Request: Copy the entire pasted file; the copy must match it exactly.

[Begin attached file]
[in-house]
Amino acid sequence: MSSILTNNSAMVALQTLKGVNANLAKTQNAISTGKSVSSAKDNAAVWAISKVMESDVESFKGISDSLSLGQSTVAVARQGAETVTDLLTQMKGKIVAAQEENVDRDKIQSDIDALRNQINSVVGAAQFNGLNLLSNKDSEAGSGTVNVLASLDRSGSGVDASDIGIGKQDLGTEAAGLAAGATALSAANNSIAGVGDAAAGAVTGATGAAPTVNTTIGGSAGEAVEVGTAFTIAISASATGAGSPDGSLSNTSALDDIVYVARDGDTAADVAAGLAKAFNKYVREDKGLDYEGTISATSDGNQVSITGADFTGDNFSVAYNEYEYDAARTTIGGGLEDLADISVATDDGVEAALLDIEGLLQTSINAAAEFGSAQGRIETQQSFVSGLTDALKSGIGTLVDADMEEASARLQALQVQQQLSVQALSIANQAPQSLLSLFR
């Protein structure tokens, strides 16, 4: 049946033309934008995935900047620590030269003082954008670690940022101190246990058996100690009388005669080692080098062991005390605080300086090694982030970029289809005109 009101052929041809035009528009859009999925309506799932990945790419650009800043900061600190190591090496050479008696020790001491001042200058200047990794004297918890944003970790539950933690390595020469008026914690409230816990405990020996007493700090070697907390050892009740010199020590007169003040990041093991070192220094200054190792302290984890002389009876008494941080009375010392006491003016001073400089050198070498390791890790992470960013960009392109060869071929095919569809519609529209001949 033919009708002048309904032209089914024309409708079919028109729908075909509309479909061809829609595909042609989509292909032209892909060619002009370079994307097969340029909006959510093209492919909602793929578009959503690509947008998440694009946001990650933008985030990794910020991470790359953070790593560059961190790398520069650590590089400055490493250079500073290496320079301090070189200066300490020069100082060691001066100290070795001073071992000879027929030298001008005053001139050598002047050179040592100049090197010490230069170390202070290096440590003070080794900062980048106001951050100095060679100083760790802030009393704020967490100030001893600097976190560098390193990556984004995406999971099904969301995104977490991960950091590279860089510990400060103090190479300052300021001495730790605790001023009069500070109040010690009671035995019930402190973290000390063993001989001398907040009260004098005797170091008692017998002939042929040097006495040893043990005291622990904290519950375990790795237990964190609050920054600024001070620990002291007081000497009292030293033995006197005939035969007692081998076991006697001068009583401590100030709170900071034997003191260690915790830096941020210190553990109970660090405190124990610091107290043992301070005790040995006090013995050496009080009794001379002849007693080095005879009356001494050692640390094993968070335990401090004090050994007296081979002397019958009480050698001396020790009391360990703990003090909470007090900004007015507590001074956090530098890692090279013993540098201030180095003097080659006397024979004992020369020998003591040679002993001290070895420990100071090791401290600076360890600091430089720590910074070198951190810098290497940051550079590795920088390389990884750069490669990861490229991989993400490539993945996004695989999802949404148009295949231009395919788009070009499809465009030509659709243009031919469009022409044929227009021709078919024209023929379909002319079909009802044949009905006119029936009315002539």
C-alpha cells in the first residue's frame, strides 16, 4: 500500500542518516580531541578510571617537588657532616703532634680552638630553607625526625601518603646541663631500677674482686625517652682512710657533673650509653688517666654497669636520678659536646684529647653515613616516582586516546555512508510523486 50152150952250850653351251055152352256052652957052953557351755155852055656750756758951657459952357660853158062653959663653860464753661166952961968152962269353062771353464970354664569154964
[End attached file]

[in-house]
Amino acid sequence: MSSILTNNSAMVALQTLKGVNANLAKTQNAISTGKSVSSAKDNAAVWAISKVMESDVESFKGISDSLSLGQSTVAVARQGAETVTDLLTQMKGKIVAAQEENVDRDKIQSDIDALRNQINSVVGAAQFNGLNLLSNKDSEAGSGTVNVLASLDRSGSGVDASDIGIGKQDLGTEAAGLAAGATALSAANNSIAGVGDAAAGAVTGATGAAPTVNTTIGGSAGEAVEVGTAFTIAISASATGAGSPDGSLSNTSALDDIVYVARDGDTAADVAAGLAKAFNKYVREDKGLDYEGTISATSDGNQVSITGADFTGDNFSVAYNEYEYDAARTTIGGGLEDLADISVATDDGVEAALLDIEGLLQTSINAAAEFGSAQGRIETQQSFVSGLTDALKSGIGTLVDADMEEASARLQALQVQQQLSVQALSIANQAPQSLLSLFR
């Protein structure tokens, strides 16, 4: 049946033309934008995935900047620590030269003082954008670690940022101190246990058996100690009388005669080692080098062991005390605080300086090694982030970029289809005109 009101052929041809035009528009859009999925309506799932990945790419650009800043900061600190190591090496050479008696020790001491001042200058200047990794004297918890944003970790539950933690390595020469008026914690409230816990405990020996007493700090070697907390050892009740010199020590007169003040990041093991070192220094200054190792302290984890002389009876008494941080009375010392006491003016001073400089050198070498390791890790992470960013960009392109060869071929095919569809519609529209001949 033919009708002048309904032209089914024309409708079919028109729908075909509309479909061809829609595909042609989509292909032209892909060619002009370079994307097969340029909006959510093209492919909602793929578009959503690509947008998440694009946001990650933008985030990794910020991470790359953070790593560059961190790398520069650590590089400055490493250079500073290496320079301090070189200066300490020069100082060691001066100290070795001073071992000879027929030298001008005053001139050598002047050179040592100049090197010490230069170390202070290096440590003070080794900062980048106001951050100095060679100083760790802030009393704020967490100030001893600097976190560098390193990556984004995406999971099904969301995104977490991960950091590279860089510990400060103090190479300052300021001495730790605790001023009069500070109040010690009671035995019930402190973290000390063993001989001398907040009260004098005797170091008692017998002939042929040097006495040893043990005291622990904290519950375990790795237990964190609050920054600024001070620990002291007081000497009292030293033995006197005939035969007692081998076991006697001068009583401590100030709170900071034997003191260690915790830096941020210190553990109970660090405190124990610091107290043992301070005790040995006090013995050496009080009794001379002849007693080095005879009356001494050692640390094993968070335990401090004090050994007296081979002397019958009480050698001396020790009391360990703990003090909470007090900004007015507590001074956090530098890692090279013993540098201030180095003097080659006397024979004992020369020998003591040679002993001290070895420990100071090791401290600076360890600091430089720590910074070198951190810098290497940051550079590795920088390389990884750069490669990861490229991989993400490539993945996004695989999802949404148009295949231009395919788009070009499809465009030509659709243009031919469009022409044929227009021709078919024209023929379909002319079909009802044949009905006119029936009315002539």
C-alpha cells in the first residue's frame, strides 16, 4: 500500500542518516580531541578510571617537588657532616703532634680552638630553607625526625601518603646541663631500677674482686625517652682512710657533673650509653688517666654497669636520678659536646684529647653515613616516582586516546555512508510523486 50152150952250850653351251055152352256052652957052953557351755155852055656750756758951657459952357660853158062653959663653860464753661166952961968152962269353062771353464970354664569154964